Earlier this month, the Russian weapons manufacturer Kalashnikov Group made a low-key announcement with frightening implications. The company revealed it had developed a range of combat robots that are fully automated and used artificial intelligence to identify targets and make independent decisions. The revelation rekindled the simmering, and controversial, debate over autonomous weaponry and asked the question, at what point do we hand control of lethal weapons over to artificial intelligence?
Sixteen years after a controversial biodegradation plan allowed 1,000 truckloads of orange peels to be unloaded onto a barren, deforested area of Costa Rican land, a team of Princeton researchers has discovered unexpectedly positive results. The area that was covered with orange waste is now a lush, overgrown forest with richer soil and more tree species than the adjacent land that was untreated.
After years of digging and research, paleontologists have identified a new species of dinosaur – and it seems to be the largest land animal to ever walk the Earth. Over 150 bones from at least six individual animals were found in a dig site in Argentina, and from those scientists were able to estimate their body mass, age, and the environment the beasts came from.
A few weeks back, Hyperloop One revealed a prototype of a pod that it hopes will eventually ferry passengers through near-vacuum tubes at around the speed of sound. Today, the company has announced the first successful tests of this futuristic capsule, in which it levitated above a test track en route to speeds of more than 300 km/h.
The USS Gerald R Ford scored a double first less than a week after commissioning, as the nuclear-powered supercarrier launched and recovered a fighter plane for the first time using an electromagnetic catapult. On July 28, an F/A-18F Super Hornet piloted by Commander Jamie Struck was launched from the flight deck by the ElectroMAgnetic Launch System (EMALS) shortly after arrival, when it made the first arrested landing with the Advanced Arresting Gear (AAG) system.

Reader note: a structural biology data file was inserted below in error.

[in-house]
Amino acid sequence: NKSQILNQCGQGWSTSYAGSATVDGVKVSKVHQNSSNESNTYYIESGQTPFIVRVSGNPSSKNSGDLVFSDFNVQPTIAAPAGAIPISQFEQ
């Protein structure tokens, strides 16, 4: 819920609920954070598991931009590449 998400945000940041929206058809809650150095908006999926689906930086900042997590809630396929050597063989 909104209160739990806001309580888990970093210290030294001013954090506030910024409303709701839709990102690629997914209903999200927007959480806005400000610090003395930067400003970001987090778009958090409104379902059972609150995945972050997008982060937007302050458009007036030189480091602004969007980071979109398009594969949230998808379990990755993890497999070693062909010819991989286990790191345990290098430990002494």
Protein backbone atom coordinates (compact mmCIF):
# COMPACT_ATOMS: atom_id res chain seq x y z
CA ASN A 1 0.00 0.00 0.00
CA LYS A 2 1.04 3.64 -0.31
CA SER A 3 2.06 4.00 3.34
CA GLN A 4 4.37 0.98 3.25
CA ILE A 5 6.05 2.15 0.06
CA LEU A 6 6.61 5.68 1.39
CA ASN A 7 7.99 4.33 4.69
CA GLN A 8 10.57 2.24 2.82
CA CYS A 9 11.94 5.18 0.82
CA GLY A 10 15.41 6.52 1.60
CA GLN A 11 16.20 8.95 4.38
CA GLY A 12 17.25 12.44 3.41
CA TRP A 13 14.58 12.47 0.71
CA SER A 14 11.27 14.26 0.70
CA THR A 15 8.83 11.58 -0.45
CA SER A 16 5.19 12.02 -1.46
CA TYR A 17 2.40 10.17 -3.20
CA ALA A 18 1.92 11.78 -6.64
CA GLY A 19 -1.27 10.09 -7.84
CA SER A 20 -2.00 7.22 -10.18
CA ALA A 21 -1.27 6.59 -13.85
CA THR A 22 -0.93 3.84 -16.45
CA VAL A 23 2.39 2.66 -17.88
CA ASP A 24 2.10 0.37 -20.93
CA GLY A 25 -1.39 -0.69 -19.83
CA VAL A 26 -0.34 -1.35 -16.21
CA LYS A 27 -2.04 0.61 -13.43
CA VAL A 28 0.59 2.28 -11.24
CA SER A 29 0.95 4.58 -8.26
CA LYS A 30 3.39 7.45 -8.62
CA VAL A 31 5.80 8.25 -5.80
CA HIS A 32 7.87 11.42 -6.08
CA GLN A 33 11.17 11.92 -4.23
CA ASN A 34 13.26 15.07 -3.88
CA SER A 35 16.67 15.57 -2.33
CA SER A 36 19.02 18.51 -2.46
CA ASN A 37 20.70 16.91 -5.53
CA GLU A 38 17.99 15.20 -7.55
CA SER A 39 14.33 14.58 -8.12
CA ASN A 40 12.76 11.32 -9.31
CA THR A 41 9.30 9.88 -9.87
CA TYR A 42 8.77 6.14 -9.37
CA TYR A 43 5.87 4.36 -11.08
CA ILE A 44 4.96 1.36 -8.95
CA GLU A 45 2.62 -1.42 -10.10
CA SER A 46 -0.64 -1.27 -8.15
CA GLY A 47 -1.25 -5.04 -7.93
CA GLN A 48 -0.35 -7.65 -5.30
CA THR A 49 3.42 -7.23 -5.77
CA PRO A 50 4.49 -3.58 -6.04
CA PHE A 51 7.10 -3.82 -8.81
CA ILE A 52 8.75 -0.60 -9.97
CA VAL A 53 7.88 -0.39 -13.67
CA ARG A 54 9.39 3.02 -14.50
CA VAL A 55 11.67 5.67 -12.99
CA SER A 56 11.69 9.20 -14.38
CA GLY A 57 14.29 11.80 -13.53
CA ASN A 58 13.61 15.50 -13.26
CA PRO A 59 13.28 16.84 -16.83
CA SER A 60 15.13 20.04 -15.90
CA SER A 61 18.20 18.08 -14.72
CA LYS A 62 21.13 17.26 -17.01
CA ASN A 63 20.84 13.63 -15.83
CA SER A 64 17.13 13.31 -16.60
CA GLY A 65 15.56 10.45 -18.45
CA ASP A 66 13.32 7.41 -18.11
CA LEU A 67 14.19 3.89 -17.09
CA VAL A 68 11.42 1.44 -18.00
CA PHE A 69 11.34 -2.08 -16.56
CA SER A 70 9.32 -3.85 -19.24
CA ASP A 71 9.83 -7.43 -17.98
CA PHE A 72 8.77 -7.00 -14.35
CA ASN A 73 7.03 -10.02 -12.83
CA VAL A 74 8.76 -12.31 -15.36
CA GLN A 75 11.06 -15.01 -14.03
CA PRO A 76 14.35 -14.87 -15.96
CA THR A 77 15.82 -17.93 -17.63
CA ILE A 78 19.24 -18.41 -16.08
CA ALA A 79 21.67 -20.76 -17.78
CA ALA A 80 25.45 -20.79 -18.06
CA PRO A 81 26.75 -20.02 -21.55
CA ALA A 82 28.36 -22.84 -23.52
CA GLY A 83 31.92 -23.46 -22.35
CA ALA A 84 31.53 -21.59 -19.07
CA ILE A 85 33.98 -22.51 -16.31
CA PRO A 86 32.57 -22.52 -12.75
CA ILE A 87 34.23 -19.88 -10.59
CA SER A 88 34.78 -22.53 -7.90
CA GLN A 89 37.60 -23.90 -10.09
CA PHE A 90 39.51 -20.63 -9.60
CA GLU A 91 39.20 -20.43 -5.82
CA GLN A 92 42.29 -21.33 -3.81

In about 5 billion years’ time, our Sun will use up its reserves of hydrogen and begin to cool down and expand, cooking the Earth in a miasma of heat and radiation. Given our current trajectory, humans will probably be long gone by then anyway, but at least one lifeform will likely still be plodding along: the utterly unkillable tardigrade. According to a new study from Harvard and Oxford, it’ll take nothing short of the death of the Sun to finally do the species in – which bodes well for the resilience of life as a whole.
After unveiling its Multi concept in 2014, German engineering conglomerate ThyssenKrupp has made its vision of a cable-free, Willy Wonka-style elevator design a reality. Over the past few years the company has been constructing a 246-m (807-ft) high test tower and refining the technology that would allow multiple cars to move vertically and horizontally in a single shaft using a magnet-based drive system similar to that in Maglev trains. Just last week, after two-and-a-half years of construction, the test tower and first fully functional Multi unit were launched.
An ESA-funded scientist is developing a magnetic space tug to combat the growing problem of space debris. The tugs could lock onto derelict satellites and deorbit them before they become a hazard to navigation, and because they use cryogenic magnets, they wouldn’t have to even touch the derelicts and the targets wouldn’t need to be specially modified for towing.